1140hrs: The run-out tide has made the water warm and dirty and fish are proving harder to find. Twitching a 4” Berkley out of some seagrass beds saw a 35cm bream slam it but it was becoming obvious that the lack of fish and the 25 knot northerly had started to get to my junior fishing partner, so we headed for the boat ramp.

Day Two

0640hrs: The forecast was for 35-knot northerlies and thunderstorms so the boat went in at Paradise Point and we stayed close to home base.

0704hrs: First fish of the day – a 48cm flattie. I was a little optimistic after landing it as the water temperature was just over 23 degrees and I was thinking it might be a little too warm for them until the tide comes in a little more.

0805hrs: Not another bite since our early success and we are now fishing in a howling northerly that’s just too much to put up with. Water was still a little warm so I suggest to Josh that we pop into Nana’s, who is on the water at Runaway Bay.

1120hrs: Over three hours at Nana’s and, as we expected, no improvement in the weather. We decide to have a quick fish for a mangrove jack before pulling the boat out of the water.

1135hrs: Hooked up and almost managed to pull what felt every bit like a big jack out of a little rock bar. I was just getting the fish clear by driving it out of the rocks with the electric motor before it woke up and bricked me on a channel marker. Bugger.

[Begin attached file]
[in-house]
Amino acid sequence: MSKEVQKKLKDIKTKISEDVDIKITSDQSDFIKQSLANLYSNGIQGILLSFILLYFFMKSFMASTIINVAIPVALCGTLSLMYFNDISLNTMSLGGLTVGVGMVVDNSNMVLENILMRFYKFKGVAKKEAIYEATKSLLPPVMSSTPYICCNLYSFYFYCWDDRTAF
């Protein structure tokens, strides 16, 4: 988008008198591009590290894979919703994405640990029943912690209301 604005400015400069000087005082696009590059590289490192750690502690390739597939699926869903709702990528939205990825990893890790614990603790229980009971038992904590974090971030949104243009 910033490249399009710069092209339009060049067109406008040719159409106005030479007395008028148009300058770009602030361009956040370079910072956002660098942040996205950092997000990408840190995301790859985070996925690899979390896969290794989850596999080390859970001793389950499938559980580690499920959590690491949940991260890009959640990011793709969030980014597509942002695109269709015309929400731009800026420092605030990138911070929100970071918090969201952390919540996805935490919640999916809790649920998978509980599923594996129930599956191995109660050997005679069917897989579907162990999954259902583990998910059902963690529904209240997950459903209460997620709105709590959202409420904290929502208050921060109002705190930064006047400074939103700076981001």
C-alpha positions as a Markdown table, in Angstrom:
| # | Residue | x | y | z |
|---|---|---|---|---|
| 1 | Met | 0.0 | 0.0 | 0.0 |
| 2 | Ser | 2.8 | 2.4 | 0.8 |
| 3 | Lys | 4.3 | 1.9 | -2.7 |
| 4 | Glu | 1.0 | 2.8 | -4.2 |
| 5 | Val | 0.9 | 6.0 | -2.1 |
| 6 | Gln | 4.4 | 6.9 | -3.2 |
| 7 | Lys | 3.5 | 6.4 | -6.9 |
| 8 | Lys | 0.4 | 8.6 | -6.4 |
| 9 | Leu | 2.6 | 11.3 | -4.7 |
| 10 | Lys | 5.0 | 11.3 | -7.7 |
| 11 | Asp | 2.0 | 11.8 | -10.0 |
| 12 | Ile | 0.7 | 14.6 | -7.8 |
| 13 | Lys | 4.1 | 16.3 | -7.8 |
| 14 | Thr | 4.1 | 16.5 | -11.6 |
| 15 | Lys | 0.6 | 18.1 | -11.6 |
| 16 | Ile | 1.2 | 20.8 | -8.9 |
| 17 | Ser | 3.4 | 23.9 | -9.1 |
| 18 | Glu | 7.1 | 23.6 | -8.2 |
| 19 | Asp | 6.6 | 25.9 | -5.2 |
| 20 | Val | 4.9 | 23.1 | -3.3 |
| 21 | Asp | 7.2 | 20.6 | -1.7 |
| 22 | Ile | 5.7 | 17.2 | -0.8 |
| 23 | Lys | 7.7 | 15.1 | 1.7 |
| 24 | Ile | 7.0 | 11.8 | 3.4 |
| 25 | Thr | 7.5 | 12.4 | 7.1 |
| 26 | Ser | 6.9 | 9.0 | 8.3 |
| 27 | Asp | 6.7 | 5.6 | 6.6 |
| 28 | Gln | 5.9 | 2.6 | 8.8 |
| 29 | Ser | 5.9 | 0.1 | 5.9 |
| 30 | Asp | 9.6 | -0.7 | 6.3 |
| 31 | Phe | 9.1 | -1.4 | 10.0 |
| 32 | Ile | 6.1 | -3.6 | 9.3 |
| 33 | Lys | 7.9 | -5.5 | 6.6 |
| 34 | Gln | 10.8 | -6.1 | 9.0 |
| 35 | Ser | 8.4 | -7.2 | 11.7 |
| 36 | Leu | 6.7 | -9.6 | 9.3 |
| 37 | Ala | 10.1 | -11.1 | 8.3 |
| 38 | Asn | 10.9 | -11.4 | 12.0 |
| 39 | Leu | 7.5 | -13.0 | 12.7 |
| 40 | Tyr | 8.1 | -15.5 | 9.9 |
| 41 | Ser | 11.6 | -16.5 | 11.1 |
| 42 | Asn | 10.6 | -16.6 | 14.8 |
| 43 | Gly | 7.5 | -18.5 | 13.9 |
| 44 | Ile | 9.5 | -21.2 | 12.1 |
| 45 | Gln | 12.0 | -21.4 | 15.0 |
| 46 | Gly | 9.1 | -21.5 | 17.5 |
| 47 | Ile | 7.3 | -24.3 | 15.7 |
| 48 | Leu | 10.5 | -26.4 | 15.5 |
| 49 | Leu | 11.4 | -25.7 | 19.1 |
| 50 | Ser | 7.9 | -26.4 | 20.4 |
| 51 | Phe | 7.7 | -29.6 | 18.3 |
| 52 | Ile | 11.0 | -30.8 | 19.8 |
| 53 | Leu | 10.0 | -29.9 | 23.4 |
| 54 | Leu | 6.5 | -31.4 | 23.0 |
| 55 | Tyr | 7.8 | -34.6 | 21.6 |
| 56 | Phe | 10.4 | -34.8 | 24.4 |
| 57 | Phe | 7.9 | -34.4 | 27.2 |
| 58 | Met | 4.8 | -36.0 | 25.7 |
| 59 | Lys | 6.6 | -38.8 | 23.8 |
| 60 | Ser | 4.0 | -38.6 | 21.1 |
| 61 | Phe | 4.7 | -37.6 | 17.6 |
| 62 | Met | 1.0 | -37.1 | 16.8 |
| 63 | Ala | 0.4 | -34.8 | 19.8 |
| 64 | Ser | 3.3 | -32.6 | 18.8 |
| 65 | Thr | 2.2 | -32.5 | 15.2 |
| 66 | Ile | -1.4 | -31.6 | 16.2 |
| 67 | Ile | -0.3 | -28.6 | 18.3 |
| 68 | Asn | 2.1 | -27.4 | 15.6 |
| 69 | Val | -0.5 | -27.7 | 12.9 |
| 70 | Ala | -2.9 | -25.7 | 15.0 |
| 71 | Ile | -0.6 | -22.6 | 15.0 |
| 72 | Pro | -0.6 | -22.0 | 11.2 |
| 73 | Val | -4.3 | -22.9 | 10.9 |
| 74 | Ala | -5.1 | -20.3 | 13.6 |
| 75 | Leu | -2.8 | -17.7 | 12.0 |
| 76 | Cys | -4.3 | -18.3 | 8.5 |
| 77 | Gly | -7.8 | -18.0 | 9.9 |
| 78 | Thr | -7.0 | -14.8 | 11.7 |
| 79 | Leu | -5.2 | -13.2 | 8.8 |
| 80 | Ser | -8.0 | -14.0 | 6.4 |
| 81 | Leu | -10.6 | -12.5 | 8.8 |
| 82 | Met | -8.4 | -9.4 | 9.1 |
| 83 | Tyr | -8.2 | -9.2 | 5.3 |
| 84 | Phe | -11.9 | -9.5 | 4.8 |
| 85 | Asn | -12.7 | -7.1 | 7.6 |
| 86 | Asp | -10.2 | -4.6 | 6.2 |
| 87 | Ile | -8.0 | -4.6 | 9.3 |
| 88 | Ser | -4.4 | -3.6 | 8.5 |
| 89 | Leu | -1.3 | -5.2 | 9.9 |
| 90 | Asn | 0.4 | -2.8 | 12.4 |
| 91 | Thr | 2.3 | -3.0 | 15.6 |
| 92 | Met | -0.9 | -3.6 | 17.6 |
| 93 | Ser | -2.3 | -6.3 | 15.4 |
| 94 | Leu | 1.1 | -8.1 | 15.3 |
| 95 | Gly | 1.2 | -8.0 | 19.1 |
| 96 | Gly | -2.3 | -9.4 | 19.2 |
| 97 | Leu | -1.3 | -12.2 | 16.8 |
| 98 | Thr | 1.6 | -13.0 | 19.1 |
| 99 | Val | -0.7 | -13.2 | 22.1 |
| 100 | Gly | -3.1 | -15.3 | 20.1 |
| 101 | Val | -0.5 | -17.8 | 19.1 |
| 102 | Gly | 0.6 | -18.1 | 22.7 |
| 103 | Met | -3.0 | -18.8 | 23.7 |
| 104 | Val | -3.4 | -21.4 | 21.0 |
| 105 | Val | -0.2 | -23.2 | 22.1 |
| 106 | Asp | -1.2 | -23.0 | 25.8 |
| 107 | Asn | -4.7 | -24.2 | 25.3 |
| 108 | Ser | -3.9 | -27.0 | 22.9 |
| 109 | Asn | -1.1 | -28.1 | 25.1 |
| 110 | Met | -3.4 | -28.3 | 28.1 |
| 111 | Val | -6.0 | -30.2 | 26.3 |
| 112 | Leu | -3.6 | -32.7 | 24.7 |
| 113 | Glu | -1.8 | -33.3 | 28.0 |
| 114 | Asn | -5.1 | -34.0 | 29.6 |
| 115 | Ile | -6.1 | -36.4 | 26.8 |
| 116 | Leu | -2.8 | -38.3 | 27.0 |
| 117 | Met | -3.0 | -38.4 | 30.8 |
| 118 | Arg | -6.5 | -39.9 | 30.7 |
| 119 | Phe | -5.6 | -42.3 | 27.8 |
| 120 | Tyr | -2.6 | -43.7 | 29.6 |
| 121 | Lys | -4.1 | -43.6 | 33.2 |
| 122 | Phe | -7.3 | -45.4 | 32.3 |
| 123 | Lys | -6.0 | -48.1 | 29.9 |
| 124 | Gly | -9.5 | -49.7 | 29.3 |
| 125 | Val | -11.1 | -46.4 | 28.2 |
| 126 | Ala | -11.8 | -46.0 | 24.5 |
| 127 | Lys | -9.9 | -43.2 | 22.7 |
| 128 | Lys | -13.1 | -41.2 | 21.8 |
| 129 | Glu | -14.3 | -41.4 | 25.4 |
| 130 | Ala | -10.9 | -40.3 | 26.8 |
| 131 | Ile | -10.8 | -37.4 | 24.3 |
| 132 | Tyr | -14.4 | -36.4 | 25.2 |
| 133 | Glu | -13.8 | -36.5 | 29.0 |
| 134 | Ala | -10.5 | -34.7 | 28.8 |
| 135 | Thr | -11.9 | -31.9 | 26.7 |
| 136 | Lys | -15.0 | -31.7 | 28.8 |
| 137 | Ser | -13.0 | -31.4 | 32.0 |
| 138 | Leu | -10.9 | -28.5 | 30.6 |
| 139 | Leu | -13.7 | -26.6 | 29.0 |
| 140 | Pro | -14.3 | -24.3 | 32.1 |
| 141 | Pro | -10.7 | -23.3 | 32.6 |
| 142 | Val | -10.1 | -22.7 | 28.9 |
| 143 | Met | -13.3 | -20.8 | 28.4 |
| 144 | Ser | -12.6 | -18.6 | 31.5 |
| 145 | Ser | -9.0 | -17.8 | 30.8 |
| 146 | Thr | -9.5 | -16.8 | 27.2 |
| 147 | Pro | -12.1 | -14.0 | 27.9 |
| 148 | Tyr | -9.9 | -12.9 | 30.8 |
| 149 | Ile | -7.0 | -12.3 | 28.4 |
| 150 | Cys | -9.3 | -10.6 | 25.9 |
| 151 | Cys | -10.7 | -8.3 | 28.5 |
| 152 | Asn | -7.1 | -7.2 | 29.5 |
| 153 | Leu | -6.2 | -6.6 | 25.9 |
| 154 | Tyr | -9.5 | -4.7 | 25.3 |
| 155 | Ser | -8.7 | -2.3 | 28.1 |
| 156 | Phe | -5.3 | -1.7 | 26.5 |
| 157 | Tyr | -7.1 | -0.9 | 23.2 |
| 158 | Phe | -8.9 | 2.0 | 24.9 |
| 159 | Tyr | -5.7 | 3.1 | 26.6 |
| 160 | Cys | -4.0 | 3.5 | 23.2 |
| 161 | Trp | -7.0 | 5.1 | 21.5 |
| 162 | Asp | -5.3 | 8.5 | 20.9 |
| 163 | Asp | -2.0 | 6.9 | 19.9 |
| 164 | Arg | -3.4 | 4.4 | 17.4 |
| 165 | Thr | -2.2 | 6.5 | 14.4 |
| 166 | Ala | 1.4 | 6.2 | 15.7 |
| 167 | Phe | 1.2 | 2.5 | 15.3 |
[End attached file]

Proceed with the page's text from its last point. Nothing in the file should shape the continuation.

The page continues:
1150hrs: One more small flathead, a bream and a pike and we are done for the day. Less than two hours’ fishing on Day Two is unlike me but it’s no good keeping the little ones out if there aren’t fish hitting the net.

Day Three

0700hrs: Was supposed to start fishing but find myself driving all over the Broadwater looking for some cooler water. I had the biggest bream for the comp after Day One so I decide to spin for some flathead and bream on some of the flats that have worked for me in the lead-up to the Classic. We were facing 15-knot westerlies that were due to swing northwest by mid-morning.

0724hrs: The bream are biting but still a little too warm for flatties.

0810hrs: Decided to leave my bream hole after landing five more bream with two of them equalling my first day fish of 35cm. I didn’t think a 35cm fish would hold up but I wanted to catch more flathead so we moved on.

0850hrs: Josh lands a good flattie straight after dropping a nice fish.

0935hrs: Doing it very hard on the flathead side of things but still managing a bream here and there.

1020hrs: Two more small flat fish in succession as well as landing a little whiting before we decide to call it a day.

We returned to the comp site to see the team and individual prizes being awarded as well as the drawing of the senior and junior boats. All the boys put a huge roar for the crowning of the first ever Miss Flathead who was crowned with a tiara made up of some fine looking hard-bodied lures.

Terrible conditions but a great event that is perfect for the serious flattie fisho as well as guys like me who are keen to show their kids what catch and release tournament fishing is all about. Congratulations to Ross McCubbin as Champion Angler, and to Greenie senior and junior in the Champion team. All major prizes, as usual, were all given away in the afternoon’s lucky draw.

For the amount of time that we spent on the water, Team Mean Green managed to keep a fairly constant catch rate up. Out of all the Classics that I have fished this one was the hardest, but the kids had a ball and I spent three days fishing, meeting anglers and talking flathead. – Mark Ward


1) Joshua Ward with a couple of the fish that we landed during the Classic.

2) Some big pike were hitting lures meant for mangrove jack.